Go to the “Plugins” section in your WordPress admin panel and click on the “Deactivate” link under the WP Rocket plugin. Click the “Ignore and Deactivate” button to temporarily deactivate the plugin without deleting the cached content.
2. Disable the plugin on certain pages.
- Go to Posts or Pages, find your article and edit it in the Gutenberg editor.
- WP Rocket will add a meta box to the editor that you can use to change the global behavior. If you don’t see the meta box in the sidebar, click the three-dot button and select Settings. Go to the “Panels” section and enable the “WP Rocket Options” meta field.
- Once you see the meta box in the sidebar, check the “Never cache this page” box.
- Publish your article and the plugin will ignore the page for all types of caching.
You can also follow the same procedure for any other custom post types on your site.
3. Clear cache for specific pages
Similar to page exclusion, you can also just delete the cache on specific pages. By default, WP Rocket clears the cache whenever you change page content and publish again. However, clearing may not work in some cases, such as when you change a category from a post index page, or change content outside of the editor using third-party tools. In any case, we recommend that you clear the cache for that particular page before you share the URL or submit it to Google Search Console.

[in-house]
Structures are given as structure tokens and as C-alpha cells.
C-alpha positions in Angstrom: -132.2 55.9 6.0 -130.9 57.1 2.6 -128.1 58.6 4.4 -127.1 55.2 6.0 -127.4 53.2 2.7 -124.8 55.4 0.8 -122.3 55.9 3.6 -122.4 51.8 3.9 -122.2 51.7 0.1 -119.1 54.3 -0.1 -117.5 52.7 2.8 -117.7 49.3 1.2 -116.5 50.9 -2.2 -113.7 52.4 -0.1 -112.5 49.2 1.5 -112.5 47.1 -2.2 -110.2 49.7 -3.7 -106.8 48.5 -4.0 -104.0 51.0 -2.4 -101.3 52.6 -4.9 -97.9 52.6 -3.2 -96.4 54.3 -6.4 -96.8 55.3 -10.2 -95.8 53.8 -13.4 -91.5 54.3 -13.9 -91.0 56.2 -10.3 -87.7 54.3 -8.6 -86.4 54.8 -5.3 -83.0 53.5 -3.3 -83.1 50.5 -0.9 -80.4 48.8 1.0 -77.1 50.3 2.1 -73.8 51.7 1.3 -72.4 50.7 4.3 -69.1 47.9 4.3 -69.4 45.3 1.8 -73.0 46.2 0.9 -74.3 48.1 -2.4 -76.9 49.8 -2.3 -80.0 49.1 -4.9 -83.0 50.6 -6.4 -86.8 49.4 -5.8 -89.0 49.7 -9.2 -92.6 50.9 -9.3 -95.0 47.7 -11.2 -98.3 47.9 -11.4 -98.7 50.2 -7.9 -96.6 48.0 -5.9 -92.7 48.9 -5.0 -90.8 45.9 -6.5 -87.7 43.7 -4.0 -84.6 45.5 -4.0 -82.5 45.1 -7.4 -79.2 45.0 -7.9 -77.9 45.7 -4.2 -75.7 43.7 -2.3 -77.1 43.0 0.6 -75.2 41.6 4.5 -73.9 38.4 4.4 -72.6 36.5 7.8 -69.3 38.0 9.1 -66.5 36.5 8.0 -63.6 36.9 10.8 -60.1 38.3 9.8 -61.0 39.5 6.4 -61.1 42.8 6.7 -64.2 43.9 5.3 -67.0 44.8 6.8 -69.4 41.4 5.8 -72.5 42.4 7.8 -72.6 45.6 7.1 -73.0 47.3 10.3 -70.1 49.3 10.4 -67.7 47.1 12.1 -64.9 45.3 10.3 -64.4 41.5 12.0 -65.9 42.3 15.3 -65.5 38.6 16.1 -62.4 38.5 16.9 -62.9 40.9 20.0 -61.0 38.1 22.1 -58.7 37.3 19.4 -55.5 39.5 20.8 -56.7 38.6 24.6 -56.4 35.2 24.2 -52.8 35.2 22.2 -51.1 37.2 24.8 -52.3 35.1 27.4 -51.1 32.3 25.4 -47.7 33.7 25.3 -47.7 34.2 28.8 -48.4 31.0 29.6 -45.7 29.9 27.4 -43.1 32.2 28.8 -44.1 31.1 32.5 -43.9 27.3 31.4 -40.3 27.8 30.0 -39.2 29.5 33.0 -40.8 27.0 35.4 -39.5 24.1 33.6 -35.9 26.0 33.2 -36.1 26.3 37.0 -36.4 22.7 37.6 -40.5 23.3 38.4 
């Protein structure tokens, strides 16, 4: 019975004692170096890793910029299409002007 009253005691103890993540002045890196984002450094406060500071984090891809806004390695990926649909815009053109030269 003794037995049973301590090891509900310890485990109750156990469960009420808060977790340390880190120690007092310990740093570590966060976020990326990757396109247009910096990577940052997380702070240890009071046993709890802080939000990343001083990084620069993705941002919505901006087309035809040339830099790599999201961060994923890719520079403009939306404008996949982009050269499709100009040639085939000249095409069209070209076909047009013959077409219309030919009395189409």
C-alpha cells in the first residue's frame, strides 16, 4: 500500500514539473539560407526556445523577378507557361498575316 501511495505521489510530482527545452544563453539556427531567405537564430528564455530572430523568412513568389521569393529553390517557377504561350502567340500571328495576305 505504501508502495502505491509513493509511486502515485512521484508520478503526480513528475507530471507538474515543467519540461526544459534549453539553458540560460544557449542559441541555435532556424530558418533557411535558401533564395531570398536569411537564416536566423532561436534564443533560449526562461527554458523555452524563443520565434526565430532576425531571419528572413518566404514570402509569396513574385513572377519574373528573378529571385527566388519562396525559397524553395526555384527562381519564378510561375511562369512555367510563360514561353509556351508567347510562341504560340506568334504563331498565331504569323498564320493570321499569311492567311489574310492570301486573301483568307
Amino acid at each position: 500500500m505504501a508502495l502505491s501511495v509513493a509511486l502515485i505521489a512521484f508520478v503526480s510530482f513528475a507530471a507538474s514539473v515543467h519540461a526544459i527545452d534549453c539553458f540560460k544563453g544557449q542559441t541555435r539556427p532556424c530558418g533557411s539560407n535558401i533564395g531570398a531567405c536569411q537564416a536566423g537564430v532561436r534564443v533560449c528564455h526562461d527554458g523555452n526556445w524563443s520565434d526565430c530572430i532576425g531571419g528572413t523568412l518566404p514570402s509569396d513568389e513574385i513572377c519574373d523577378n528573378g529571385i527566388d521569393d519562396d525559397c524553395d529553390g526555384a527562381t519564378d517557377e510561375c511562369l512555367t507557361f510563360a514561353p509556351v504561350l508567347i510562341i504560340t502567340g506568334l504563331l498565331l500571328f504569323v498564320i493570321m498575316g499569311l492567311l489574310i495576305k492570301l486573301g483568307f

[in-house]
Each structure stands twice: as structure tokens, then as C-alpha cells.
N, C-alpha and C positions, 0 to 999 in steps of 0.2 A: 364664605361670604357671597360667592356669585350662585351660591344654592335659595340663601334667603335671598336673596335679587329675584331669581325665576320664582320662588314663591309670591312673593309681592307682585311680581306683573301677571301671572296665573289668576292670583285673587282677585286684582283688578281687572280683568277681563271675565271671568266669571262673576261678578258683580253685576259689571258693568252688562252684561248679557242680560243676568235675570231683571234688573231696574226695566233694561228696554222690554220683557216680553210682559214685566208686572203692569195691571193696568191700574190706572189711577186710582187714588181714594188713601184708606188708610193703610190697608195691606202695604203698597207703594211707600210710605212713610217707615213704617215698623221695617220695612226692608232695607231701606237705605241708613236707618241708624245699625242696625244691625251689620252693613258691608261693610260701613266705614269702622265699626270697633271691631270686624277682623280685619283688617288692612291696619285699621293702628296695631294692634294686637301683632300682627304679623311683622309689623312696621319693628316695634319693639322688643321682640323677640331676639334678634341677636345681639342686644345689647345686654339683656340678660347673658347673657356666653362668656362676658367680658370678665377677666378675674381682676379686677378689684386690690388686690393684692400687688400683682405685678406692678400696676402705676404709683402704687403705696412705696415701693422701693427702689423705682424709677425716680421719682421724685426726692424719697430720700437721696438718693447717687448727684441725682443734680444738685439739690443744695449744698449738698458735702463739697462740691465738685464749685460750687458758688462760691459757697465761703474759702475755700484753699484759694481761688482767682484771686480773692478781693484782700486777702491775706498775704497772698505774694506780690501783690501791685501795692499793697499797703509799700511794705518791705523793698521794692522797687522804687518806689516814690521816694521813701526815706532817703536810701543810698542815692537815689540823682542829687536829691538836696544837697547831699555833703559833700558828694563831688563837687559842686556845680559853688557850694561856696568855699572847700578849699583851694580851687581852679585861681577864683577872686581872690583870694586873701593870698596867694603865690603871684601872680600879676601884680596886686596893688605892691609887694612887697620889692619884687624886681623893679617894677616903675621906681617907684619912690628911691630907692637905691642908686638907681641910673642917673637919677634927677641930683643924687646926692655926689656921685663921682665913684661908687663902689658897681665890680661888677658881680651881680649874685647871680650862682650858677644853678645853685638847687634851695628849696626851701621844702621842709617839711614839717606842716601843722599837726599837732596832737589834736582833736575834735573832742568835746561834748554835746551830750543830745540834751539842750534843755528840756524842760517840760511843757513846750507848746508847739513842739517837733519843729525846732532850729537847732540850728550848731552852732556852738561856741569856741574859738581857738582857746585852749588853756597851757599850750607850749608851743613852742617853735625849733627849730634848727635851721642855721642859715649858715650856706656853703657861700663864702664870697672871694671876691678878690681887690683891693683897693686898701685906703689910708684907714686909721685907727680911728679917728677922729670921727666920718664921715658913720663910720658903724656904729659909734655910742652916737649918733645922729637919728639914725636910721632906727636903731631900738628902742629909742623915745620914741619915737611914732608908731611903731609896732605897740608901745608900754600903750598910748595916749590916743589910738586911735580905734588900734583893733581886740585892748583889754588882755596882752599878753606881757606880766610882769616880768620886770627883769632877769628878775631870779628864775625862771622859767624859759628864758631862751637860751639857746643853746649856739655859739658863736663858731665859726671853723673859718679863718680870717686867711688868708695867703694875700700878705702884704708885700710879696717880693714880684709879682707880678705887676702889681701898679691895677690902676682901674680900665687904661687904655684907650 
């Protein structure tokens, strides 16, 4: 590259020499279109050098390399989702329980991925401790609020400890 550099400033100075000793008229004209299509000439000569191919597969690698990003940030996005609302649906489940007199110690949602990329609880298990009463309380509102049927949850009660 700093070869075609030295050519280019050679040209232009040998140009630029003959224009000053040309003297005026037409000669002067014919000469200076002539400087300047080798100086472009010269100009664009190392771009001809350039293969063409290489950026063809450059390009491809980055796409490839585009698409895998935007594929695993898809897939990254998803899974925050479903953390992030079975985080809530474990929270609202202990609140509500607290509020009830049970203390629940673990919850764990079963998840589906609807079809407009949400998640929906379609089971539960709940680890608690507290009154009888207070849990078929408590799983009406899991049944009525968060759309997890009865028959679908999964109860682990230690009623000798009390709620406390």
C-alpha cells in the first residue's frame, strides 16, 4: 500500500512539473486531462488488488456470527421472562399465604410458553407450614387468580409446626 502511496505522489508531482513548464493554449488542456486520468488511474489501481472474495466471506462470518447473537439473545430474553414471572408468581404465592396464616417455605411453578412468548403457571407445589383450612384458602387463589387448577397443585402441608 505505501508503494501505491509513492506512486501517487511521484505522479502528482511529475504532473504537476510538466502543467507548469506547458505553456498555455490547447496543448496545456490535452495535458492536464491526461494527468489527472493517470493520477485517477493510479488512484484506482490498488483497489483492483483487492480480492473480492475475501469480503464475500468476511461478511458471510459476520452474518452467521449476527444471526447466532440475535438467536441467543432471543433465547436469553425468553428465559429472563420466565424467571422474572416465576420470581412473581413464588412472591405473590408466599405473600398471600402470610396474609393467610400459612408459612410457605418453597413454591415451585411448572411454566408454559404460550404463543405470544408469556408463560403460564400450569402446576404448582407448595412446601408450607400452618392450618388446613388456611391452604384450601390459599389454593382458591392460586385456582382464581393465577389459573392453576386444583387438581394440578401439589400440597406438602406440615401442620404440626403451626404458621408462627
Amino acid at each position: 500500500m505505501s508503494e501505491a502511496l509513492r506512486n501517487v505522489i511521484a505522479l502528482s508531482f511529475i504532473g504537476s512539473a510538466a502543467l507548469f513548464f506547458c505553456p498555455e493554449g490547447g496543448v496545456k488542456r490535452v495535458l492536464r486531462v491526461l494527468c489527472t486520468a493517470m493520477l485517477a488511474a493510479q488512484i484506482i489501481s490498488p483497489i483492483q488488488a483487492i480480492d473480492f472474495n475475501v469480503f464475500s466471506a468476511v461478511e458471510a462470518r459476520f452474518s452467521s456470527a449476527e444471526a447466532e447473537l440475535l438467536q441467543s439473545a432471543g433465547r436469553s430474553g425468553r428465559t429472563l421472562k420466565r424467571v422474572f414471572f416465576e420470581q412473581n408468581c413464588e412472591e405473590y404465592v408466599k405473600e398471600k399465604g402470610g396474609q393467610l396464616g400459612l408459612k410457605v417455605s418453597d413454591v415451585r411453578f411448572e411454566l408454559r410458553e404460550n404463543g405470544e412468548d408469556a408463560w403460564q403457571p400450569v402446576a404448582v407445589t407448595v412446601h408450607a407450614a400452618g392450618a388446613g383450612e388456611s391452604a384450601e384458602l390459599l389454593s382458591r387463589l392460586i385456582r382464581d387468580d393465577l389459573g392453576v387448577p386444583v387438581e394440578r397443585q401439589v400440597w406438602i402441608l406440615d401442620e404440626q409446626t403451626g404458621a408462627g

- Go to the Posts section and find the page where you want to delete the old cache.
- Hover over the header link and click “Clear this cache”.
- This will clear the old cache and WP Rocket will cache the new content when you visit the page again.
4. Exclude pages from caching.
If you don’t want to exclude pages by going to the editor, you can also exclude them from the plugin settings. The advantage of using settings is that you can use various options such as a regular expression or restrict certain user agents from accessing cached pages. You can ignore page caching by going to Settings > WP Rocket and going to the Advanced Rules section.
On the same settings page, you can add user agents under “Never cache user agents”.
5. Bypass WP Rocket cache without deactivation
Sometimes you want to test multiple pages without deactivating the cache and bypassing the plugin.
- Just add ? nowprocket with the URL of the page for which you want to test access to a non-cached page, bypassing WP Rocket caching.
- For example, if your page’s URL is ” https://yoursite.com/my-page/ “ Then use a URL like ” https://yoursite.com/my-page?nowprocket ” to access the page’s uncached content.